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dpmusic

Representation During Naturalization Interview

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Hello,

 

My wife has a naturalization interview coming up.  My understanding is that I'm not normally allowed to accompany her -- is that correct?

 

I also wanted to see what people thought about having legal representation during the interview.  There are some tricky questions about time we've spent out of the country (which can be adequately explained), so I'm leaning towards it to make sure there are no misunderstandings.

 

Finally, I happen to be an attorney myself and could technically represent her via a G-28 -- I wanted to see whether people thought that would be a good idea.

 

Thanks for the advice!

Edited by dpmusic

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On the paper no but I've read on this forum some more relaxed/quiet offices don't mind US citizen spouses join the naturalization interviews. My wife came with me to my interview, we asked if she can sit in the interview, the officer said that is not allowed. I didn't expect her say yes either.

 

Legal representation may depend on the complexity of her case. I think most people on this forum don't have legal representation in the interviews.Check the USCIS policy manual on role of legal representative during the interview https://www.uscis.gov/policymanual/HTML/PolicyManual-Volume12-PartB-Chapter3.html Part A-2. It says : "The representative’s role is to ensure that the applicant’s legal rights are protected. A representative may advise his or her client on points of law but should not respond to questions the officer has directed to the applicant."

 

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Spoiler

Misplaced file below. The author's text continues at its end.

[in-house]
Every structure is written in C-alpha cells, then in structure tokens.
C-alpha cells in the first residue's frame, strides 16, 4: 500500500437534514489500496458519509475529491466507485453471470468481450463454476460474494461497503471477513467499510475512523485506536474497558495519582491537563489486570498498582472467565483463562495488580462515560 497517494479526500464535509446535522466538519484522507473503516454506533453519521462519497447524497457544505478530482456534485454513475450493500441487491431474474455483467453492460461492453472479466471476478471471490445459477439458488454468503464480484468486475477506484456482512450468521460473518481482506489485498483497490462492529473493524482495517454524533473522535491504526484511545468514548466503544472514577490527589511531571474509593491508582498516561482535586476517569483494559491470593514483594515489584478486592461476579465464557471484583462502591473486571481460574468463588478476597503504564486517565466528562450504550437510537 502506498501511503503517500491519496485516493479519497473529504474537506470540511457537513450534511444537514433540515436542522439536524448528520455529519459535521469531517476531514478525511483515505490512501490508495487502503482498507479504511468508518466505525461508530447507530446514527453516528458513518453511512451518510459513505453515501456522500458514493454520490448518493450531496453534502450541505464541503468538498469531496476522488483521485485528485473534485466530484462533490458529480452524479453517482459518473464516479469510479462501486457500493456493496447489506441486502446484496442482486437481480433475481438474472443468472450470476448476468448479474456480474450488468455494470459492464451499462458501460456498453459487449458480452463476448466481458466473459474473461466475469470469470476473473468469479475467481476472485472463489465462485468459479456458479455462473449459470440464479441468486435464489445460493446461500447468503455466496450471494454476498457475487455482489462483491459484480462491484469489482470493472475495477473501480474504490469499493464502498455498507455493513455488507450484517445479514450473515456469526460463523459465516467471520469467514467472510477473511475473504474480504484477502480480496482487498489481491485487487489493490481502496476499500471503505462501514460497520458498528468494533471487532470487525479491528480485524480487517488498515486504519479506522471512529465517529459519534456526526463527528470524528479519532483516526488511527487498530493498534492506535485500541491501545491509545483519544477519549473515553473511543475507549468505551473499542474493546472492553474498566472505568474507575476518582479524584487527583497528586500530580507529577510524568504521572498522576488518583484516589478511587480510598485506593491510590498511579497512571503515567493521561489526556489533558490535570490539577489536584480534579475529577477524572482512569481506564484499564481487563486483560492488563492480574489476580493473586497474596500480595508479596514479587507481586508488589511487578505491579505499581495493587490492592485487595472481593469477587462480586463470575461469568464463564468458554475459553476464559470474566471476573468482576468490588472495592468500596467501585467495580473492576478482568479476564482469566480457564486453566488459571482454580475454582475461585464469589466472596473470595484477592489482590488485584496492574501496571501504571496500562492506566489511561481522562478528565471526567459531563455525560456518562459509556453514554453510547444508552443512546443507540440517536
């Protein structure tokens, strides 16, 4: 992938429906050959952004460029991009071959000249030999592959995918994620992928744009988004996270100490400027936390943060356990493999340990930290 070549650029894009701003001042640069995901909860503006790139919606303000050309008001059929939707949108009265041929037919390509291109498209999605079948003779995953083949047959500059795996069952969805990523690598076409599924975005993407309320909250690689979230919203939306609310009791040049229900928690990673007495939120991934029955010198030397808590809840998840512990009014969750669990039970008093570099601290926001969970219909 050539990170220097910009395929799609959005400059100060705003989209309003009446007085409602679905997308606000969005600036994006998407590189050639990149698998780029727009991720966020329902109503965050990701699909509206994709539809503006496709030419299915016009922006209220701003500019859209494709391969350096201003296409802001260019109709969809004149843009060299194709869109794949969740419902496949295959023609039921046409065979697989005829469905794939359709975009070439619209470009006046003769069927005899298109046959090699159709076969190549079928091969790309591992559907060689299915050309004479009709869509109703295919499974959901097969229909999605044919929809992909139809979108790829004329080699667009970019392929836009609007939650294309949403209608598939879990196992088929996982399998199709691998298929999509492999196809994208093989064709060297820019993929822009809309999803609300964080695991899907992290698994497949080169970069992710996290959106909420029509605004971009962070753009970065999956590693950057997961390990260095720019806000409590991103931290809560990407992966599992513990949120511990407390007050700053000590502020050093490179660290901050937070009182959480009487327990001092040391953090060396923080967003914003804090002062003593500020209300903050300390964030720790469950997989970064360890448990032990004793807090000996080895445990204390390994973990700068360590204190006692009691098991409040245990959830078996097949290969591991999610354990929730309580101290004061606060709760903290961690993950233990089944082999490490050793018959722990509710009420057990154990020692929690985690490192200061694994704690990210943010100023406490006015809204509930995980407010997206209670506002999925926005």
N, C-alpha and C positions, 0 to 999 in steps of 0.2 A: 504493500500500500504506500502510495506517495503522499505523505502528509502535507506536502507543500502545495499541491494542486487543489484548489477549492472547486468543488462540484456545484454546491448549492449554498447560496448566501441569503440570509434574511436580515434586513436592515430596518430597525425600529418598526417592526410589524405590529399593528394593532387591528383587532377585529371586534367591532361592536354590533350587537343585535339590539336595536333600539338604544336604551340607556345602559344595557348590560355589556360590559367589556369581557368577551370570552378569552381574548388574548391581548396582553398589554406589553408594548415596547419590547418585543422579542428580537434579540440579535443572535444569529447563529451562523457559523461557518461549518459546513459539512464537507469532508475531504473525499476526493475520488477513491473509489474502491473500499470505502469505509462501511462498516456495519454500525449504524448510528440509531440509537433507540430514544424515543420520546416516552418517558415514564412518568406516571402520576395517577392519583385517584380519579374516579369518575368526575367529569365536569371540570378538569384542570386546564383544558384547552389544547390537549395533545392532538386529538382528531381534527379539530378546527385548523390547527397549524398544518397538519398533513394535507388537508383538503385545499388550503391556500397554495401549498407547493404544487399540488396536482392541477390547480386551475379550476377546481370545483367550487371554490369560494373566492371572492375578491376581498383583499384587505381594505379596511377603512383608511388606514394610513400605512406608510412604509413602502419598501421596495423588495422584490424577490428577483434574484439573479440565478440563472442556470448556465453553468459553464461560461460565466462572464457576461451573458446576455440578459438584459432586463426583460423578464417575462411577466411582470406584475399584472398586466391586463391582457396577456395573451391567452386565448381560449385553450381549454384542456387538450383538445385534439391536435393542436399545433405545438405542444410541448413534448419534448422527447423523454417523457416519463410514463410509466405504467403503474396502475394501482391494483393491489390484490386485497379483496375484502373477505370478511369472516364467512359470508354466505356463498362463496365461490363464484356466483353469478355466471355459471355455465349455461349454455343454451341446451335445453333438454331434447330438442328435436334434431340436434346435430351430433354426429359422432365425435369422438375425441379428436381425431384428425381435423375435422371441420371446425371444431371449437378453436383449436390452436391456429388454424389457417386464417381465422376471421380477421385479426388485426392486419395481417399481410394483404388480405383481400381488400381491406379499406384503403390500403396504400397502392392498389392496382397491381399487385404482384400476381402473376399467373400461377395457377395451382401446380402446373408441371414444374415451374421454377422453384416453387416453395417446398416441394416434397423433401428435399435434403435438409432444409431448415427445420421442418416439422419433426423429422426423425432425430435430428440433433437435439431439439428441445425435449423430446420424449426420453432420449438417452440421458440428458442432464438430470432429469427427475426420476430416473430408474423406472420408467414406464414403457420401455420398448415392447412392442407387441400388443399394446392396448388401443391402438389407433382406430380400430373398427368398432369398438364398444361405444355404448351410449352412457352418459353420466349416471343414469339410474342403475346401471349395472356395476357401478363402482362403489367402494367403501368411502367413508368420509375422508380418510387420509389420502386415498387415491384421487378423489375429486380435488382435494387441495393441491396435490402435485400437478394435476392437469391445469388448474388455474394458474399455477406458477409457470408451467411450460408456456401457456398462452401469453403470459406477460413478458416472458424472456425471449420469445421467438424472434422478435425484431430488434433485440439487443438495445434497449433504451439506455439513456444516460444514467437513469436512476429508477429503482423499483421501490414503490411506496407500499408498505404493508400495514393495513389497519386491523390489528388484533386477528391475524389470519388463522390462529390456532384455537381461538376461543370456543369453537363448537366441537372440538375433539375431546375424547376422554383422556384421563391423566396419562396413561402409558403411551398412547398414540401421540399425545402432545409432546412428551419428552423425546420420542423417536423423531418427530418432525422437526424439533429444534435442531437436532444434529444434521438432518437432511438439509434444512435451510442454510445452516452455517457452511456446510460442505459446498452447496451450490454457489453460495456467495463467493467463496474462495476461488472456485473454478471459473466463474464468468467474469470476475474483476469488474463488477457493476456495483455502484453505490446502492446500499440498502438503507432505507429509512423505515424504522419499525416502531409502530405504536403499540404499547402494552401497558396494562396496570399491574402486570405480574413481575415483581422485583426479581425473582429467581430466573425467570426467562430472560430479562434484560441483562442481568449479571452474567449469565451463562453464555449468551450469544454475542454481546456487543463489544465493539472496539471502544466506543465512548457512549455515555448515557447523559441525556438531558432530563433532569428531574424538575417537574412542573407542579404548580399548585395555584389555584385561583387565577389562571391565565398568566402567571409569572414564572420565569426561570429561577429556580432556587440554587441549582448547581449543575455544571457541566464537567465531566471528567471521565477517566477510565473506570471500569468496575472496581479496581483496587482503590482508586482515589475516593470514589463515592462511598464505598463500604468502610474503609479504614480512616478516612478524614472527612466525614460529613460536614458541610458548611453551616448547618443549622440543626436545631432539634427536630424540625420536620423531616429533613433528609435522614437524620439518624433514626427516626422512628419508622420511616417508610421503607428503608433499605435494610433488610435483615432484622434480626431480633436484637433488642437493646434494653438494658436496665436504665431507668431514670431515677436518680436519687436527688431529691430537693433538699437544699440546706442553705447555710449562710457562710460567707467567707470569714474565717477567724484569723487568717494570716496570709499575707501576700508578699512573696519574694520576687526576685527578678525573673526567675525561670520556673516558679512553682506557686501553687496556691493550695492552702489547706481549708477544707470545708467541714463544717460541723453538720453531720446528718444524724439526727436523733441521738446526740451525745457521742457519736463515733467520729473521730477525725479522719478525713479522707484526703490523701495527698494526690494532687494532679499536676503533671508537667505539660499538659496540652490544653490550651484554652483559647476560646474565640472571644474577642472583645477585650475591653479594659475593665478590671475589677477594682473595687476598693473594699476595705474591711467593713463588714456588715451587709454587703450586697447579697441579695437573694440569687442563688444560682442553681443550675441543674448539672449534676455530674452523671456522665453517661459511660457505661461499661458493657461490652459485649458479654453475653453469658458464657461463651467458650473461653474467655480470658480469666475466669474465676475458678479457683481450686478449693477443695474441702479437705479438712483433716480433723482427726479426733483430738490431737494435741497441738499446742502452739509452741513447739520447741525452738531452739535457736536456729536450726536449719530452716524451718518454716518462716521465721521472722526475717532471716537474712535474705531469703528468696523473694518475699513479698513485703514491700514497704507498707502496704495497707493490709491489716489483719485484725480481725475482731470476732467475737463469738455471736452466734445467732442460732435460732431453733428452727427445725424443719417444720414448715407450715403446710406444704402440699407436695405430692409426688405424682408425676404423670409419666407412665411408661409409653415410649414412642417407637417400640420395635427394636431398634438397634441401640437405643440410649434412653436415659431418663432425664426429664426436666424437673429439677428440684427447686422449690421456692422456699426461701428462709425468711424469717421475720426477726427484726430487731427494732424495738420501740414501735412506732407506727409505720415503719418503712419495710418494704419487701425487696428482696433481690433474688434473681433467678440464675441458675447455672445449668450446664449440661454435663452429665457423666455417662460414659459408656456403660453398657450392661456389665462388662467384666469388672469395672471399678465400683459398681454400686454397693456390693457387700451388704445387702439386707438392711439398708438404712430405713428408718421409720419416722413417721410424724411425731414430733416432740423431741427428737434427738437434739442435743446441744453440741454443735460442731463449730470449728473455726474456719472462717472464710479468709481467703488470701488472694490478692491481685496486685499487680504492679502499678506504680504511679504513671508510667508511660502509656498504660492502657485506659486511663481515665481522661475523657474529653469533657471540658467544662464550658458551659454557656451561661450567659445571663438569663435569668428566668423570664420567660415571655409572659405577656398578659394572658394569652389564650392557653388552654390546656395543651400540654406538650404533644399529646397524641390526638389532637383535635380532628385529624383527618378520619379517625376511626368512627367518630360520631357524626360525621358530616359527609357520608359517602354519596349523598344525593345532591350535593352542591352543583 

hi

 

that's where you wouldn't be able to help her if you would even be able to be there as her attorney, that's what the interview is for, if she understands the officer. she needs to be able to explain whatever she filled out on the application to the officer, a minimum of English comprehension. so you wouldn't be able to intervene if the officer asks her about her time out of the country, the trips, are you sure she qualifies with the trips out of country on physical presence?

 

unless the case is complicated, no need for an attorney, you probably won't find many people on the forum who have used an attorney for citizenship

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Thanks, both.  No problem with physical presence, and also for continuous residence (it was more than 6 months, less than a year -- we don't believe there was a break but waited two years before applying in any event to be sure that residence was reestablished).  The concern is rather with the officer determining that there was an abandonment of LPR status.  She has all of the evidence of non-abandonment pulled together -- is there anything that a lawyer can do to make sure that all favorable facts come out if the officer appears to be going in the direction of abandonment?

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